"Johnny and Ann want to transform a 19th Century stables and pickers cottages, in the wine region of McLaren Vale, into their new home. With a Christmas deadline, the pressure is on to restore the derelict buildings."
John and Ann Baker are retired mathematicians. There might have been one "they crunched the numbers" in the show, but the lost punning opportunities make it clear they need some new writers. Stuart Harrison sounds like he writes his own lines as well, or makes them up on the spot, but he is nothing like Kevin McLeod's erudite mix of aesthetic prose and pop psychology. He sounds like he is trying, but apart from a strained attempt to instill drama by raising the usual specters of time, money, weather and council heritage regulators, he doesn't add much to the story. Mind, he does take credit for the discovering a view and the black-painted beams.
The restoration is a stables and cottage, opposite the Tatachilla Winery, which was established by a prominent local entrepreneur John George Kelly, who was the son of Dr. Alexander Charles Kelly, "renowned pioneer of viticulture in Australia". The original property took up one of the standard square mile sections in the Tatachilla distract of McLaren Vale South Australia. Later subdivision and collapse of a former winery company has left the stables and cottage on a smallish block.
Mathematician John claims the cottage was built in 1855 and the stables dates from 1865 or 70. The 1997 heritage study by McDougall and Vines (no relation), is clear that it was established in 1887, although in one place it says 1867. It provides details of the cottages and stables under ID No: 348:
"The English exporting firm Stephen Smith and Company purchased the winery in 1911 and built the cellar block which was completed by 1913. The number of horses needed to work such a large area of vineyard necessitated the large stable and shed complex which included a stallion house for isolating individual horses."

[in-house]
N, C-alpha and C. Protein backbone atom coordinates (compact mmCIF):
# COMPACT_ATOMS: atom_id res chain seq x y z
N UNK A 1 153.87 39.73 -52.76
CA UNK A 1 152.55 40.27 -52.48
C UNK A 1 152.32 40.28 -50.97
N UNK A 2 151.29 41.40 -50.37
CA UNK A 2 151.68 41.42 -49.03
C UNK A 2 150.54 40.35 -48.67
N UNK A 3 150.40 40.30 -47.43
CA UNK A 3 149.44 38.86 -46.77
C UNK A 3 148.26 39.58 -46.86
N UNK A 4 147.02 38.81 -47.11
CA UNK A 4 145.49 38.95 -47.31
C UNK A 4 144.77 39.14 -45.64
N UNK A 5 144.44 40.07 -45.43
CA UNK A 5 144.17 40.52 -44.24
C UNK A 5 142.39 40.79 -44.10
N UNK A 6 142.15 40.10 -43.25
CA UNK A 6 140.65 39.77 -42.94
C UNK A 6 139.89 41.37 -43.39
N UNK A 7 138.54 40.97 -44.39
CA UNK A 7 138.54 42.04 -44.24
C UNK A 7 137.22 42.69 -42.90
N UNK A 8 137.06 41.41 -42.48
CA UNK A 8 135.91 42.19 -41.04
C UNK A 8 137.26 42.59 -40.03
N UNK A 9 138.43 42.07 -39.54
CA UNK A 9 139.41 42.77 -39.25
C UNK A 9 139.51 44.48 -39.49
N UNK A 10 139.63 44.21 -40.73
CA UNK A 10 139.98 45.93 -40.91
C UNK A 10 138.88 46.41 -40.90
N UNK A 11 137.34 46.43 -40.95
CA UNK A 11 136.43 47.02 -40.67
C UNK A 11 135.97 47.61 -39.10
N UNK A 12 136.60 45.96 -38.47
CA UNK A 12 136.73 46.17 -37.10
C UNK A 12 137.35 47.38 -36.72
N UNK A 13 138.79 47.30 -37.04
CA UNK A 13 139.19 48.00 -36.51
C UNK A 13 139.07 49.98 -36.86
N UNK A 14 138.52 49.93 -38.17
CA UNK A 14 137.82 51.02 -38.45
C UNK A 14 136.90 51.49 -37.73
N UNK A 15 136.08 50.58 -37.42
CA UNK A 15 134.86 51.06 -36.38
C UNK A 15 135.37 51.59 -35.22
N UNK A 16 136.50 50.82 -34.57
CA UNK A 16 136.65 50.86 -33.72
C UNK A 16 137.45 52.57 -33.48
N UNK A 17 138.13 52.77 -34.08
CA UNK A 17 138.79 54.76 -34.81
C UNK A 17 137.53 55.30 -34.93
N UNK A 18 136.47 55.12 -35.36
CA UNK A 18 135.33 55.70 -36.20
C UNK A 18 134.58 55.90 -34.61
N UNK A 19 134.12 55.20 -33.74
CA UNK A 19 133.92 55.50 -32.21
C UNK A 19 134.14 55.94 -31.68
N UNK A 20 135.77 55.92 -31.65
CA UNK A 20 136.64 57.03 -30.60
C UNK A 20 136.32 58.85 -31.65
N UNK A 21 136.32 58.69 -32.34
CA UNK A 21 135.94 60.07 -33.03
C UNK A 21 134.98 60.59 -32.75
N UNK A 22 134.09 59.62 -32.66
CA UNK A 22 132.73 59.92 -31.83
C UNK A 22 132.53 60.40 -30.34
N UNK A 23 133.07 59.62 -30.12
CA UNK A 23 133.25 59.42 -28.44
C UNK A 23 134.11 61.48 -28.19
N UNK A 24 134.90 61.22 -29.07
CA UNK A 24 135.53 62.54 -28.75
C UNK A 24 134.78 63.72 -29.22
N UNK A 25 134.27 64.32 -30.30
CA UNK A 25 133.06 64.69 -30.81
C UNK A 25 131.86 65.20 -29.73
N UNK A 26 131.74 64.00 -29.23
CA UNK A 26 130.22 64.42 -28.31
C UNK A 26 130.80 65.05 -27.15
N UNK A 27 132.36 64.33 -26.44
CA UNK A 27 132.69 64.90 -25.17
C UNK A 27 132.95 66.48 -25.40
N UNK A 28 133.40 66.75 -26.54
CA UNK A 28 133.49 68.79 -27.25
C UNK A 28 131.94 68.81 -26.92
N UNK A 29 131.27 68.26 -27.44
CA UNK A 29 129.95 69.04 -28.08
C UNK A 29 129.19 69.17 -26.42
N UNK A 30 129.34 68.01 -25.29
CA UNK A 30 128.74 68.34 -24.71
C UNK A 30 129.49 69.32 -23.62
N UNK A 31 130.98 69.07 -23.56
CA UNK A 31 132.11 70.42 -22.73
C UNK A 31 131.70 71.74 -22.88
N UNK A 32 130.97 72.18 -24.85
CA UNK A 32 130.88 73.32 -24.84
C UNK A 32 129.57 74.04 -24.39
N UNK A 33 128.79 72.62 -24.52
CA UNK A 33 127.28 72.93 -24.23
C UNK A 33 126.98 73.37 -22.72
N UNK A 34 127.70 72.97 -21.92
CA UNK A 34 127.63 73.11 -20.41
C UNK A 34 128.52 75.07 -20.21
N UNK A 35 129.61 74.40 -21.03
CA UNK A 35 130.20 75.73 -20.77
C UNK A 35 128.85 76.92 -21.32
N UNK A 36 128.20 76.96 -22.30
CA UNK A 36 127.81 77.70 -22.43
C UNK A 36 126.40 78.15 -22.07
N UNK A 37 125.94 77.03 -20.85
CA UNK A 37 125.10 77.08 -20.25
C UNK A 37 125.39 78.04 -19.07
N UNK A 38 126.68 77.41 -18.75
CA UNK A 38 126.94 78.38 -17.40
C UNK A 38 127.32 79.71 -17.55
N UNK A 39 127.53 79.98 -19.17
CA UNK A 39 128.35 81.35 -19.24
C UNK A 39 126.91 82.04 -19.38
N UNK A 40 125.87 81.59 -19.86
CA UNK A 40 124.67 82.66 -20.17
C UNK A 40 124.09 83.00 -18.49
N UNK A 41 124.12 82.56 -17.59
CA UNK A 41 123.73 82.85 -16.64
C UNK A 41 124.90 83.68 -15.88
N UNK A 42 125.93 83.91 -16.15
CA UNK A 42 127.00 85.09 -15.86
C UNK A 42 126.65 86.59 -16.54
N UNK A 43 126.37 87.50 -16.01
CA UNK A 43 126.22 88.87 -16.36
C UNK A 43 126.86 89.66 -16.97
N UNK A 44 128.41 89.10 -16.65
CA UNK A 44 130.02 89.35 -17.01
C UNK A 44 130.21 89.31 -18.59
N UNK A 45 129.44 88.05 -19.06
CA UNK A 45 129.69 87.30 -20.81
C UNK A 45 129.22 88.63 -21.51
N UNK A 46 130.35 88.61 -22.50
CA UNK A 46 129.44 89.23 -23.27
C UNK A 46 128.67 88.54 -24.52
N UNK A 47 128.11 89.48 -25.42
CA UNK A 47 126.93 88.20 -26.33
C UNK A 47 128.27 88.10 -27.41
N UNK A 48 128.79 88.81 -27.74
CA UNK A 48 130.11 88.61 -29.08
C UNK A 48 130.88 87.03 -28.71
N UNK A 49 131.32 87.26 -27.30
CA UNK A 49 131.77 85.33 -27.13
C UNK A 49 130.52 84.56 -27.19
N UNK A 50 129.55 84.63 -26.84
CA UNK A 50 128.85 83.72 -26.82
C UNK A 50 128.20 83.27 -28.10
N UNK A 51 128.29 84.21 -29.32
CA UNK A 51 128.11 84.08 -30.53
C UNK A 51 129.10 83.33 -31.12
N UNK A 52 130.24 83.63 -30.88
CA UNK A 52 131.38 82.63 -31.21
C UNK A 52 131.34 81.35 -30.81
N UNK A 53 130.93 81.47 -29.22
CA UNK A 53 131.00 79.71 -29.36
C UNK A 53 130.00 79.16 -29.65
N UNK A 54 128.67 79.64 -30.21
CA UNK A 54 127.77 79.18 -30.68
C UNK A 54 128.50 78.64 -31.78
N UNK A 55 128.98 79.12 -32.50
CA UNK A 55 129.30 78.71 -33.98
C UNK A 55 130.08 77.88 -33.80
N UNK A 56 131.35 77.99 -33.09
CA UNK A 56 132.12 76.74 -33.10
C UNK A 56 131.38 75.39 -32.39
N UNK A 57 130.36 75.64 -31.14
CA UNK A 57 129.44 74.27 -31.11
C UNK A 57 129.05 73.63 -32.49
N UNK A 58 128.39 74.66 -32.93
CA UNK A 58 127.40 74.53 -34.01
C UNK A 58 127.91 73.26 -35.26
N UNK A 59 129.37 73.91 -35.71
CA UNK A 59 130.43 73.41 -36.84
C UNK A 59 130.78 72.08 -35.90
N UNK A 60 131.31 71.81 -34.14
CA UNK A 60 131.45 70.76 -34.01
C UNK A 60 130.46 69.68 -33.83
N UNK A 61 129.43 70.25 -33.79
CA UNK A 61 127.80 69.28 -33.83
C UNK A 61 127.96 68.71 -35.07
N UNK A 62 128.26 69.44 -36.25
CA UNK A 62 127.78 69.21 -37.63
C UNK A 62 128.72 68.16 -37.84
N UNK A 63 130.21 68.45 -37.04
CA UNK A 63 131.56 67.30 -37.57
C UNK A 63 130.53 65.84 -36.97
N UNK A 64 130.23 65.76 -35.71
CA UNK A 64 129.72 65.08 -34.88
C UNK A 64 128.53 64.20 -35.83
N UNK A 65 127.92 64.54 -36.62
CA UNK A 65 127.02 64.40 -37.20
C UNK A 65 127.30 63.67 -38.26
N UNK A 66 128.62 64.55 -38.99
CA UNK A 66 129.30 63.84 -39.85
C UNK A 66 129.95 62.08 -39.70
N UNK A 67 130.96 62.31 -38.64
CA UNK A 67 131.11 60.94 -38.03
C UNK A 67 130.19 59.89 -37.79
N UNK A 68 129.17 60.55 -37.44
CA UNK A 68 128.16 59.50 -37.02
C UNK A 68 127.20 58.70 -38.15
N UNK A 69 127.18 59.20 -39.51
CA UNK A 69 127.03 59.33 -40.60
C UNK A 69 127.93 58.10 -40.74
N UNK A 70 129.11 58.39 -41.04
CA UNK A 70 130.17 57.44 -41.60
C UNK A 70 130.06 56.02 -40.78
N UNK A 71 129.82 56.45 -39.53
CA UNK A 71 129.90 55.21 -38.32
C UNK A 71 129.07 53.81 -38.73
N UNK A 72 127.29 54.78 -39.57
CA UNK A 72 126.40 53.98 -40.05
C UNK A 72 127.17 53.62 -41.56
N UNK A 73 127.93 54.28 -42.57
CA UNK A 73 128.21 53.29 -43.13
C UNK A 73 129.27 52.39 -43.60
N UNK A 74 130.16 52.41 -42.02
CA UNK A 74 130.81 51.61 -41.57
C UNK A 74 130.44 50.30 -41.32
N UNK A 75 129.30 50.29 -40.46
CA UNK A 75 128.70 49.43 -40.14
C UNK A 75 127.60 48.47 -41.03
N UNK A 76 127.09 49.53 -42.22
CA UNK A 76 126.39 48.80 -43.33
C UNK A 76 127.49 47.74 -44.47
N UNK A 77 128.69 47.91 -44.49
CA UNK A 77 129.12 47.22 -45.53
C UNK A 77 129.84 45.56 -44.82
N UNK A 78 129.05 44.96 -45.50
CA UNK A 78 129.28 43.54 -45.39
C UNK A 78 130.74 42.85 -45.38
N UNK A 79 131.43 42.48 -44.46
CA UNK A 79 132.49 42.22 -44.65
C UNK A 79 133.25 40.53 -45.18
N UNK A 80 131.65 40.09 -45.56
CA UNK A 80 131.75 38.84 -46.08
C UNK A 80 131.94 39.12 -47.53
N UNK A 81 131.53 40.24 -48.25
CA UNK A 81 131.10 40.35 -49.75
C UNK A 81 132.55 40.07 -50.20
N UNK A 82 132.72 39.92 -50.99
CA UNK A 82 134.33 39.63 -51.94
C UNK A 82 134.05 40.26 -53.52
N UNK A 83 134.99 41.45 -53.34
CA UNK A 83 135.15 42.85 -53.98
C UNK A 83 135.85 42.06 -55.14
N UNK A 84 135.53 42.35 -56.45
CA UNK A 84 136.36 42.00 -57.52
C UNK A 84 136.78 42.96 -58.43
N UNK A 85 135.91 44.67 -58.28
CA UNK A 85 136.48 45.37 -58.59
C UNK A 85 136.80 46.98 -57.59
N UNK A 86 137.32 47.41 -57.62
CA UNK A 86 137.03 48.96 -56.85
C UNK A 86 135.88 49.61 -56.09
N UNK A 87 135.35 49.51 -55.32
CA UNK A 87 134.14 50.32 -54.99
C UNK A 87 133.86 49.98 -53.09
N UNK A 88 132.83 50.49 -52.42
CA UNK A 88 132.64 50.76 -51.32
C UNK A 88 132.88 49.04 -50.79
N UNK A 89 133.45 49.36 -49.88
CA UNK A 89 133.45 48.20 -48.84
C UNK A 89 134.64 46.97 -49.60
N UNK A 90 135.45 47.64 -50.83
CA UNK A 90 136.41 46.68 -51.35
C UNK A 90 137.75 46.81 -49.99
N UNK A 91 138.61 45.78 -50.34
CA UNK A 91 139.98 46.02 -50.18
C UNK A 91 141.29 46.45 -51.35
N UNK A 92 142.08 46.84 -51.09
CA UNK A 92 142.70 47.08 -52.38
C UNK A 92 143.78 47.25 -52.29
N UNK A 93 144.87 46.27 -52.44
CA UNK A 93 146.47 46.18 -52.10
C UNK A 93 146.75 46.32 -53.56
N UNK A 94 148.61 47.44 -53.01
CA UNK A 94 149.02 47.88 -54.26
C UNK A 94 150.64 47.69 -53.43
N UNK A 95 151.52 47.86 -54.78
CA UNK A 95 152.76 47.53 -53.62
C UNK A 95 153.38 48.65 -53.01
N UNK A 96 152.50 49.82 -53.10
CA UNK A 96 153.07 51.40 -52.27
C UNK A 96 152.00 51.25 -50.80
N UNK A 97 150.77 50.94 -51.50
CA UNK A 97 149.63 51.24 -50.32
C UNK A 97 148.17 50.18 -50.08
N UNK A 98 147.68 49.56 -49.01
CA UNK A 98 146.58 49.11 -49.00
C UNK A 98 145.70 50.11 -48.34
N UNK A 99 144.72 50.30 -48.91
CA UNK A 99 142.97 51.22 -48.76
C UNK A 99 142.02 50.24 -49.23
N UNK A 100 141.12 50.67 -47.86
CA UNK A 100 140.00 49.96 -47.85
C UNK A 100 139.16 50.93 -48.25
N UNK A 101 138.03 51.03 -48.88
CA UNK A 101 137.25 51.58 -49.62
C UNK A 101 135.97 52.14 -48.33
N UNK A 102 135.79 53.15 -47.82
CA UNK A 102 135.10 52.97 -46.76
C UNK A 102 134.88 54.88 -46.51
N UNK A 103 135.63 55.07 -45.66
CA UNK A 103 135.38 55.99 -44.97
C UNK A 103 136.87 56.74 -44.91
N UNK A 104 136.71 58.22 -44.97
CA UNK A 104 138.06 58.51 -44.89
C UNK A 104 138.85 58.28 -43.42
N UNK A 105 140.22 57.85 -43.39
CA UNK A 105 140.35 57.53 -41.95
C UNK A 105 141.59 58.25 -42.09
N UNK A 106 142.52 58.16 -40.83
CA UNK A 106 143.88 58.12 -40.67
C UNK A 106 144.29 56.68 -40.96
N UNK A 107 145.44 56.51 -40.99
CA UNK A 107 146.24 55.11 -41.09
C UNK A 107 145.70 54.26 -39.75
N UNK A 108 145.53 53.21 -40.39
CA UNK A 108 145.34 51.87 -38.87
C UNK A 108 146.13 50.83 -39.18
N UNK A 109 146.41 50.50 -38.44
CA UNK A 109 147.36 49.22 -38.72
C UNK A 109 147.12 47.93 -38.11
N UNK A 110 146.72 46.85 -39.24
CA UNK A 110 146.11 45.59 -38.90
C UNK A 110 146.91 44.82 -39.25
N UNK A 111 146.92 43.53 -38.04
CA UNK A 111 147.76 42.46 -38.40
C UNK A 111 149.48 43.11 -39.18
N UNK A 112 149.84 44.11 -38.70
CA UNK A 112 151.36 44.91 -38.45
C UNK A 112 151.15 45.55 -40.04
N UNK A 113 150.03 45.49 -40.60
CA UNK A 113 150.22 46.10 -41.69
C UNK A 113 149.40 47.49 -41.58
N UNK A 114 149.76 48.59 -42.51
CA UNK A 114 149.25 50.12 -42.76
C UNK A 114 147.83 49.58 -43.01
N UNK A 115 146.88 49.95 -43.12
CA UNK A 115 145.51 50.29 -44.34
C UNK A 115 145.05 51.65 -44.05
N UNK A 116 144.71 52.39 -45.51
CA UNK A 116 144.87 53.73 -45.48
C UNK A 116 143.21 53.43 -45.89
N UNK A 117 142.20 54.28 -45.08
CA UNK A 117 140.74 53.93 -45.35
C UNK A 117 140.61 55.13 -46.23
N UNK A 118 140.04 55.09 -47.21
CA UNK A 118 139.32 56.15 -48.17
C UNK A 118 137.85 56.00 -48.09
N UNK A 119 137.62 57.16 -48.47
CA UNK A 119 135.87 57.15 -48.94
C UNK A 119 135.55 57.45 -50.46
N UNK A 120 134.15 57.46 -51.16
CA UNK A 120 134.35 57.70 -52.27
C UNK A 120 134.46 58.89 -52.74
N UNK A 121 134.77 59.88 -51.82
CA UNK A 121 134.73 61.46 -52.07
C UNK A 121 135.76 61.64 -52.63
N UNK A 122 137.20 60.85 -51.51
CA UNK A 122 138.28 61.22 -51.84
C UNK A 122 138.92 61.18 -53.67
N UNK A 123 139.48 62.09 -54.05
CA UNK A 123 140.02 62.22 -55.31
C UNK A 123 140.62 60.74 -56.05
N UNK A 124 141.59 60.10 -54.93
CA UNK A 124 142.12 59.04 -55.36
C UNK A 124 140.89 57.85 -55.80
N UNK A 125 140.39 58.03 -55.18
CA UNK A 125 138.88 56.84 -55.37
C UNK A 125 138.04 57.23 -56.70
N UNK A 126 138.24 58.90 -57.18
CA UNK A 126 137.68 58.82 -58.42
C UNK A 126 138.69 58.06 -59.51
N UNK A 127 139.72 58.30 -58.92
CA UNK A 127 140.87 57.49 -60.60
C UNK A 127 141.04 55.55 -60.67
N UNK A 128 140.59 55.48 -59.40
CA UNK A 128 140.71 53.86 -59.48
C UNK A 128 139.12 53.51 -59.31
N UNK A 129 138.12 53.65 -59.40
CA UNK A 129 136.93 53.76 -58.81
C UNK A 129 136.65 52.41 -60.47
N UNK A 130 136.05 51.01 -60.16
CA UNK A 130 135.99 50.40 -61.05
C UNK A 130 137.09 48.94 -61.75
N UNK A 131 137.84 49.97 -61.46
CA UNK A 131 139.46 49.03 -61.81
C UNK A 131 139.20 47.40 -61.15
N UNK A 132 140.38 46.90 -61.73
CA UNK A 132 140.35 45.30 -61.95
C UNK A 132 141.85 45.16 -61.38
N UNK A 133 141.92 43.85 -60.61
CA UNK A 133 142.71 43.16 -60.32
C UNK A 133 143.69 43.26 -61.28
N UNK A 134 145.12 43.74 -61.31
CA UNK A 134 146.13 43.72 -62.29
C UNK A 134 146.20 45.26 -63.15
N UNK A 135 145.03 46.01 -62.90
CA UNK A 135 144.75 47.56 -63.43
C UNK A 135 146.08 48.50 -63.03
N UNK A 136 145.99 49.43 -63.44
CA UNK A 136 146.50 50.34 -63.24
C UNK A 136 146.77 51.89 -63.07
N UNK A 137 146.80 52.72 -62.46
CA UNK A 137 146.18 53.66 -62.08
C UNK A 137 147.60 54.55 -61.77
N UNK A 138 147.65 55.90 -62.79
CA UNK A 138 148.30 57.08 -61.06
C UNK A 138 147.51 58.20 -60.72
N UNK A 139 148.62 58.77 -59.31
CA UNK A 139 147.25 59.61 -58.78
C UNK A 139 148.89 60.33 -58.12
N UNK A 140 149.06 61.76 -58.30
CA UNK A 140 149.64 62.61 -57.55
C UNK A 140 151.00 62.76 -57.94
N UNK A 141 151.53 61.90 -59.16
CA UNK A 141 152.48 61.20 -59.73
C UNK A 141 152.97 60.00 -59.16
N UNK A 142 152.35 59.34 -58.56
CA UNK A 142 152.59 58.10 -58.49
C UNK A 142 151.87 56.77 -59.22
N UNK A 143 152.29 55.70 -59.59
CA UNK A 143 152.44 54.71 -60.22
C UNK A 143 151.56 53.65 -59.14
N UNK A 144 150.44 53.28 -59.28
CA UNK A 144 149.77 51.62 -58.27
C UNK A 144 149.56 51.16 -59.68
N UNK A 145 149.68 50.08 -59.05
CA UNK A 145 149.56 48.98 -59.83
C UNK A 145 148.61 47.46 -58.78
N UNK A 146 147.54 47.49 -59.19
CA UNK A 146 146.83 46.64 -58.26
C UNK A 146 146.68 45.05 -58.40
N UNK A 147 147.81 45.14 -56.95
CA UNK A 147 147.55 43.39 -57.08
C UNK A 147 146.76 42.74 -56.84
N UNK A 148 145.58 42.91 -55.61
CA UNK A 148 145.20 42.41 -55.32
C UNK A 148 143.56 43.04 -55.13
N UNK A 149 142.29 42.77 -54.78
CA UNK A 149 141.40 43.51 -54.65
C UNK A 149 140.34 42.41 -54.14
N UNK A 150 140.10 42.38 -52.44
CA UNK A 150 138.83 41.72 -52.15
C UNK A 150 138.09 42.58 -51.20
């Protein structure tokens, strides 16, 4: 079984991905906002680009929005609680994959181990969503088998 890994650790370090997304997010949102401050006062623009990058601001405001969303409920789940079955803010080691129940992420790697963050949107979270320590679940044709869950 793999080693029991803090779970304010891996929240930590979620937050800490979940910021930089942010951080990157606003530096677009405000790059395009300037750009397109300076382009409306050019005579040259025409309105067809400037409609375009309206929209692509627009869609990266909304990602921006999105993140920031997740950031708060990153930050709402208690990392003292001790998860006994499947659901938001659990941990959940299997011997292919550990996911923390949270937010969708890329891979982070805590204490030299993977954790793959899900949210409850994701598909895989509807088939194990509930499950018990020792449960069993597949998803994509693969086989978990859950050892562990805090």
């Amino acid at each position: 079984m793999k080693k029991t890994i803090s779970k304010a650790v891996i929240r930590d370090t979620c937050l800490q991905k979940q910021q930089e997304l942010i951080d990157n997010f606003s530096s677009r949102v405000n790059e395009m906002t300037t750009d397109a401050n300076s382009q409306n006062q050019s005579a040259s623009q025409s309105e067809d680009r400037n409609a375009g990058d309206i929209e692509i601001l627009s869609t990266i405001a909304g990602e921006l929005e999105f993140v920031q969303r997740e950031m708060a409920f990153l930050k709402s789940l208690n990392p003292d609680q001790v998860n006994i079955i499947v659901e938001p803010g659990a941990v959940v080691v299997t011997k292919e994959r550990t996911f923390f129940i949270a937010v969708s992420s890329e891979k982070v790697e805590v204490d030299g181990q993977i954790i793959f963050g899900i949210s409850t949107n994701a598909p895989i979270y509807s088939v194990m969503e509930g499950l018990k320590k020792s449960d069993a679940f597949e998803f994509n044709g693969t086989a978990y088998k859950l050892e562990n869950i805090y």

Elsewhere we discover it was only in 1903 that Kelly constructed a galvanised iron winery on the property. There are scattered remnants of the once extensive complex - with the stables and cottages possibly visible on the right of these photos. although the stables might be missing.
Without being specific about construction date there are references to the large number of horses in the early 20th century and the vet who treated them, the families occupying the cottages in the 1920s and 30s, and the "up to twenty-five men [who] could be accommodated in bunk-house conditions".
The wider context is quite interesting, with the managers house also surviing along with a bunch of 20th century production buildings.
So, from what information is available, and looking at the buildings, (and in particular the light weight timber roof framing that gets Harrison all in a tiz), they look early 20th century, so the 1855 etc. dates are probably just imagination. This view suggests the stables might even be 1920s.
The heritage listing says the "external form, materials and detailing...should be retained and conserved as required. Any adaptation which is undertaken of the buildings to adapt them to new uses should ensure to retain as much original fabric as possible"
The Bakers say they wanted to preserve their historic integrity, and they will try to keep as much as they can. So far so good. When we come to site, in what seems never ending scenic vineyard introduction and establishment shots, the cottages have already been de-roofed, gutted and lean-tos stripped away. The stables are mostly intact, although the stalls are long gone. It looks like someone has already had a go at doing something, but didn't get very far.